REVIEW: ‘Iron Fist: the Living Weapon’ #1

(Marvel Comics, 2014)

Written & Drawn by Kaare Andrews

Kaare Kyle Andrews is the kind of comicbook (one word as per Stan Lee) writer/artist I most respect; he is a fan turned creator. Andrews writes with the kind of passion that only someone truly in love with the medium could muster and he knows his continuity cold. I recently listened to an interview with Andrews on the Word Balloon podcast and it was so obvious that he would be doing this whether or not he was being paid; the zeal and intelligence with which he talks about comicbooks and comicbook history was plain to see. He has been a creator I have admired for some time now so when it was announced that he was going to be taking on one of my favorite classic Marvel characters, namely Iron Fist, I was all in from the opening bid.

Iron Fist aka Danny Rand has all the potential to be in the upper echelon of Marvel characters however he is a character that very often is misused or placed in the hands of the wrong creators, in fact Matt Fraction was the last writer who I thought did a decent job of using the character in an intelligent and entertaining narrative. Well what’s past is definitely prologue now that Kaare Andrews’ first issue has hit the racks. This book is amazing from cover to cover. He really has a bead on Danny Rand as a person; Andrews uses the established origin and mythology as a foundation and then builds upon it in ways that are dark, poignant and thought provoking. This Iron Fist has much more in common with Batman than in previous incarnations; that deep angst and sense of self-loathing that tints everything he does, Rand will never be good enough by his own estimations much like Bruce Wayne feels about himself. These are two flawed, deeply damaged men in search of healing and self-acceptance that is always just out of reach, dancing at their fingertips. This is not to say that Rand is self-absorbed or needlessly brooding; he is introspective, complex and multi-facetted. Andrews has added a level of depth to the character that draws him more fully into focus and illuminates his motivation yet maintains an air of shadowy secrecy that makes Rand vastly intriguing.

The story finds Rand coming to grips with some of the choices he has made, chiefly the ramifications of choosing death over life. This is truly the deconstruction of Danny Rand in many ways. He is called back to his mystical homeland of K’un Lun where he is forced to confront his inner demons, as well as some very real adversaries. Revenge is very much the focal point of the narrative but revenge at what price, that is the question that is at the core of Rand’s transformation into Iron Fist. Andrews maintains a singular sense of creative energy throughout this issue. He does some tremendous character development, crafting Rand from a somewhat more esoteric beginning than most super heroes. Perhaps that is due to the intrinsically spiritual nature of the character. Although there are moments of deep introspection in this issue Andrews doesn’t skimp on the action by any means; there are ninja zombies, attack helicopters and plenty of good old Kung Fu fighting, all fantastically rendered with insane attention to detail and composition.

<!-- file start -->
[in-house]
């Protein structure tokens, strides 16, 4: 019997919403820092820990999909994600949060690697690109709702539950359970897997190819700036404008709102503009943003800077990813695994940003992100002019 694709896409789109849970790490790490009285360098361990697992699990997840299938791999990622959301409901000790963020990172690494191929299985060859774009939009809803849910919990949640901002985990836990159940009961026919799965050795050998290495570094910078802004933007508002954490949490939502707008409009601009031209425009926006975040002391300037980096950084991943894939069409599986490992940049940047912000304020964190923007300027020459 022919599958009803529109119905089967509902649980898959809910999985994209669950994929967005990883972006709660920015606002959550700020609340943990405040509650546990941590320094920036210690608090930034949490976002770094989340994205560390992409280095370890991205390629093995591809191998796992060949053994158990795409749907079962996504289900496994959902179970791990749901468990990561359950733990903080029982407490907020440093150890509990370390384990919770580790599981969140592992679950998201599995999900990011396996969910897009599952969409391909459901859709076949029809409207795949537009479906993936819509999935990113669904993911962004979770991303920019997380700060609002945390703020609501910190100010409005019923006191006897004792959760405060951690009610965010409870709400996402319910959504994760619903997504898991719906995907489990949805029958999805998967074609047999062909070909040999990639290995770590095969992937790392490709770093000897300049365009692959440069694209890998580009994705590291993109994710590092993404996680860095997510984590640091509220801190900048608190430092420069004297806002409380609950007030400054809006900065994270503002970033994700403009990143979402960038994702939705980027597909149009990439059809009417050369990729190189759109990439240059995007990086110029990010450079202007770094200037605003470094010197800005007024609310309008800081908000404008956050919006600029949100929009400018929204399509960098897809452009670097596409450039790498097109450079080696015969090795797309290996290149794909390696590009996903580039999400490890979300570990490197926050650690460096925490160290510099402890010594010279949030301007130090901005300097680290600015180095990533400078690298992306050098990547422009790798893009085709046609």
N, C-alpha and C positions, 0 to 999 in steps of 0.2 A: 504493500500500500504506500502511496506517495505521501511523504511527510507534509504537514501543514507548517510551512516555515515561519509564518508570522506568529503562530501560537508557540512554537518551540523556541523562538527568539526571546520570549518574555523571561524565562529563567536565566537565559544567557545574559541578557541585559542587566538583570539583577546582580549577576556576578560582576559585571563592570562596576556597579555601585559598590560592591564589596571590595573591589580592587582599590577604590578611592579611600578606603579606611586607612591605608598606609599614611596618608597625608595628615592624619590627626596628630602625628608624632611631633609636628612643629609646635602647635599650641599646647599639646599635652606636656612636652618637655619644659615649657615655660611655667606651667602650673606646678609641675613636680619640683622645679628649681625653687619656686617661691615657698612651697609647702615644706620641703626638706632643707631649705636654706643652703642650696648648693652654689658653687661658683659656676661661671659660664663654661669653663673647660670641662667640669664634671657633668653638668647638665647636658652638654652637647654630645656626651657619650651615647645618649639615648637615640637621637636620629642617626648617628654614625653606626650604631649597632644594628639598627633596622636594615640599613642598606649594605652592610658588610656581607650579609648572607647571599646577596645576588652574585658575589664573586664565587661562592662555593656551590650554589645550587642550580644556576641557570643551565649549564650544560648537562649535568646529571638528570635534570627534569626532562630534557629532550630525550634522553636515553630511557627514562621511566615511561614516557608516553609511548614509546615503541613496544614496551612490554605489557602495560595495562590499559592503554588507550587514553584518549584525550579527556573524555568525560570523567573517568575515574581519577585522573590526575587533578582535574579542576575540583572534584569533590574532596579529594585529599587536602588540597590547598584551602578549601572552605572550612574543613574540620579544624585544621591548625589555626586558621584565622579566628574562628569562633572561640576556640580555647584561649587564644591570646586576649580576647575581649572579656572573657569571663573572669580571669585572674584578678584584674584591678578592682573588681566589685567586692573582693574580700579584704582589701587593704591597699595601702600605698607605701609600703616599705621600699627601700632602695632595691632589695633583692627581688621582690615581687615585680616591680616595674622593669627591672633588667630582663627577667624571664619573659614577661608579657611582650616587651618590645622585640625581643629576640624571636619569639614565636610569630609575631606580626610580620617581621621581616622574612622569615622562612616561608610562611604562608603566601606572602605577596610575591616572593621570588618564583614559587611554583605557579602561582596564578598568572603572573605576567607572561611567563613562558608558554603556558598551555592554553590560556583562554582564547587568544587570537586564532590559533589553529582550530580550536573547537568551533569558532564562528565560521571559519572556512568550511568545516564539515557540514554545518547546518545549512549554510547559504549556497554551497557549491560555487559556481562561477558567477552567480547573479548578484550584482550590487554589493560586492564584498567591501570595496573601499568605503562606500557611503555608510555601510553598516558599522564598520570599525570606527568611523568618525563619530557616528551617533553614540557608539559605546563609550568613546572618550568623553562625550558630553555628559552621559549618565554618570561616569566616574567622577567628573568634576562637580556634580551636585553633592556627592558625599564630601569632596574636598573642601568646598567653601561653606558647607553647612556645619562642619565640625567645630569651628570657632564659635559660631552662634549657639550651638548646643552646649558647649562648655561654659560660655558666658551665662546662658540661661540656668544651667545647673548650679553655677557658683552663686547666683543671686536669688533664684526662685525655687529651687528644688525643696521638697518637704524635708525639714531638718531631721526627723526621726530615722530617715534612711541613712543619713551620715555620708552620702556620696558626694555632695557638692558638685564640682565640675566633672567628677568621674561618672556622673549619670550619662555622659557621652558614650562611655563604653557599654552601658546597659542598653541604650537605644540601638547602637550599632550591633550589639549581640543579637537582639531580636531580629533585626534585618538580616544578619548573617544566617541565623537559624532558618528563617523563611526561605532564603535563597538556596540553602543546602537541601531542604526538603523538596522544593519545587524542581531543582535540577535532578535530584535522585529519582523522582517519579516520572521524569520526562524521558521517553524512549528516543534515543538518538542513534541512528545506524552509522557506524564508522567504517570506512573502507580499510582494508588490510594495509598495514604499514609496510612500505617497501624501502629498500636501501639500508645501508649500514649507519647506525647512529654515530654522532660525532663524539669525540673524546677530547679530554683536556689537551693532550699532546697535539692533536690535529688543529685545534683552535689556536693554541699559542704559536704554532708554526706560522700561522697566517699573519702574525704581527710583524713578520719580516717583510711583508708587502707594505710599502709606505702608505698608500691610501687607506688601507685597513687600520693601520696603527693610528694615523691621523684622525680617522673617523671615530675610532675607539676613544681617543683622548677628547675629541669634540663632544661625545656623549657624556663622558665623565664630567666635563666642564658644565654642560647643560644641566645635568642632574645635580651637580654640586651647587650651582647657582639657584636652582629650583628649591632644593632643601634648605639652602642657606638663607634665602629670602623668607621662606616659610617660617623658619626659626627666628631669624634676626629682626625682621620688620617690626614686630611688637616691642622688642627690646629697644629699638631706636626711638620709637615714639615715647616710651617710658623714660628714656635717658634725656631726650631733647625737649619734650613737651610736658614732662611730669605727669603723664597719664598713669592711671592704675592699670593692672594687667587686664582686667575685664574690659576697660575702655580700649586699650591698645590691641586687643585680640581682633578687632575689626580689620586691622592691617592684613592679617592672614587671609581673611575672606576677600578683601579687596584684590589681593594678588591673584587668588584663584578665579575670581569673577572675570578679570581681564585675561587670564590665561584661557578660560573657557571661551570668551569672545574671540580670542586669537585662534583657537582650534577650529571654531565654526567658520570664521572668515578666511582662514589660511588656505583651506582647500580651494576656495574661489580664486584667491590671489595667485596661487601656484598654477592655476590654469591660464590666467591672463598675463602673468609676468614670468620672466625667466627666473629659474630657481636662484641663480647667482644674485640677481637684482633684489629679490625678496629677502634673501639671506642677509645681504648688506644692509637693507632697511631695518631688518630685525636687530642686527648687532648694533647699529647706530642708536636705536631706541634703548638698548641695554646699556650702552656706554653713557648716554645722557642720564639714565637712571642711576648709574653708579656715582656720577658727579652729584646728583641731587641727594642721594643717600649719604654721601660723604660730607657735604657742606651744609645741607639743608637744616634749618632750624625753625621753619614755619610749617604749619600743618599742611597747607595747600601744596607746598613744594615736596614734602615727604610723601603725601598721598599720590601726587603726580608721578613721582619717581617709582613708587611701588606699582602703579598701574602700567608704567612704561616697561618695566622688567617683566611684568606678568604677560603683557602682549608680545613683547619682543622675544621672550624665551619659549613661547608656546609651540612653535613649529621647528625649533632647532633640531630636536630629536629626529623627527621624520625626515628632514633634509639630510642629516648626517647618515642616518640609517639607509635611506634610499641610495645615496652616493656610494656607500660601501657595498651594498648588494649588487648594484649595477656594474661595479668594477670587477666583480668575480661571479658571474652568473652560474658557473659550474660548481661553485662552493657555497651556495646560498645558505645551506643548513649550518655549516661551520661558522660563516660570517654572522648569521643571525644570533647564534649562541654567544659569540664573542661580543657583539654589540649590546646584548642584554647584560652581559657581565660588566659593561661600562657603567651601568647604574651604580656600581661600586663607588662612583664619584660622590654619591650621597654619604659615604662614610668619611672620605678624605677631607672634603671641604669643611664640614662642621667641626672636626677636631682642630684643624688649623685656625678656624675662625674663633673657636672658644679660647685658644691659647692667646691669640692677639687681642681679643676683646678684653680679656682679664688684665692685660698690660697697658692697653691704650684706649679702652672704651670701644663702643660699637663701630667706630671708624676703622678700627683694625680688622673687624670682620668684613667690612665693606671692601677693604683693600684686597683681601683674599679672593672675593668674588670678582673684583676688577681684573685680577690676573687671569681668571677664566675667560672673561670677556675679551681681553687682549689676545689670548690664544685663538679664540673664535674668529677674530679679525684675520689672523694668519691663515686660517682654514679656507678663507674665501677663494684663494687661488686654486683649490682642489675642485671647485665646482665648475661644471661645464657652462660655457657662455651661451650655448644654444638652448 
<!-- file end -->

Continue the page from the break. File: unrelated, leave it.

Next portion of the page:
Artistically Andrews kills on this book creating some of his best work since Spider-Man: Reign. There is a cinematic feel to his storytelling approach that calls to mind the films of Ridley Scott and Terry Gilliam in its dark, almost dystopian atmosphere. His sophisticated use of color to convey mood and tonal quality within the story is second to none. There is not a single page that feels less than perfect in this book. Andrews delivers a gorgeous, meticulously rendered masterpiece of sequential storytelling. Iron Fist raises the bar for the All New Marvel Now line of books yet again.

Iron Fist: The Living Weapon is a dark, poignant and deeply emotional journey through one man’s hell, self-imposed though it may be. Danny Rand is deep without being depressed, complex without being contrived but mostly he is human, flawed, imperfect and completely human. This is without a doubt one the best books of the year thus far by any publisher. If you are not a fan of Iron Fist or perhaps you have limited knowledge of the character don’t let that keep you from experiencing a book of this magnitude. This is a perfect issue to meet Danny Rand and stick around for what promises to be a great series. (5/5)



Shawn is an aspiring writer/ artist who has been reading, collecting and living comic books for over 30 years. He lives in Baltimore with his wife, their son, lots of cats, dogs and other various finned and furry friends.

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